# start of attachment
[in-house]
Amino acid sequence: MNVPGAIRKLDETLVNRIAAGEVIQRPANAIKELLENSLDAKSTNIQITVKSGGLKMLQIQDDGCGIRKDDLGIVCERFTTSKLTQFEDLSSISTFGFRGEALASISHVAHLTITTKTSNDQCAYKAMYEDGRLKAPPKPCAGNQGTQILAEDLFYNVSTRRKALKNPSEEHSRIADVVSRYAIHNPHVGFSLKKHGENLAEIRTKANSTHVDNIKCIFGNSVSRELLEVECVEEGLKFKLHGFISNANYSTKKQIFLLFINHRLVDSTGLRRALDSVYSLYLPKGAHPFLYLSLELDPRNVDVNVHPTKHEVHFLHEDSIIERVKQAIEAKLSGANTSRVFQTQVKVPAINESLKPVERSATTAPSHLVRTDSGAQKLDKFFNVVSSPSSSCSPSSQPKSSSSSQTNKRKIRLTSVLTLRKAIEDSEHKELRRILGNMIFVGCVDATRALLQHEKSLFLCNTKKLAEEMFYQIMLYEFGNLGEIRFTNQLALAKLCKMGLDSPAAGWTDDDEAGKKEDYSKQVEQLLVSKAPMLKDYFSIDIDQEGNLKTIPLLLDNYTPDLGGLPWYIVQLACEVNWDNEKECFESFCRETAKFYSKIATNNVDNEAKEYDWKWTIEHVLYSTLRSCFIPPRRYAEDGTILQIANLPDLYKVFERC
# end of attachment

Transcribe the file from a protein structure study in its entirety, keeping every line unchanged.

[in-house]
Amino acid sequence: MNVPGAIRKLDETLVNRIAAGEVIQRPANAIKELLENSLDAKSTNIQITVKSGGLKMLQIQDDGCGIRKDDLGIVCERFTTSKLTQFEDLSSISTFGFRGEALASISHVAHLTITTKTSNDQCAYKAMYEDGRLKAPPKPCAGNQGTQILAEDLFYNVSTRRKALKNPSEEHSRIADVVSRYAIHNPHVGFSLKKHGENLAEIRTKANSTHVDNIKCIFGNSVSRELLEVECVEEGLKFKLHGFISNANYSTKKQIFLLFINHRLVDSTGLRRALDSVYSLYLPKGAHPFLYLSLELDPRNVDVNVHPTKHEVHFLHEDSIIERVKQAIEAKLSGANTSRVFQTQVKVPAINESLKPVERSATTAPSHLVRTDSGAQKLDKFFNVVSSPSSSCSPSSQPKSSSSSQTNKRKIRLTSVLTLRKAIEDSEHKELRRILGNMIFVGCVDATRALLQHEKSLFLCNTKKLAEEMFYQIMLYEFGNLGEIRFTNQLALAKLCKMGLDSPAAGWTDDDEAGKKEDYSKQVEQLLVSKAPMLKDYFSIDIDQEGNLKTIPLLLDNYTPDLGGLPWYIVQLACEVNWDNEKECFESFCRETAKFYSKIATNNVDNEAKEYDWKWTIEHVLYSTLRSCFIPPRRYAEDGTILQIANLPDLYKVFERC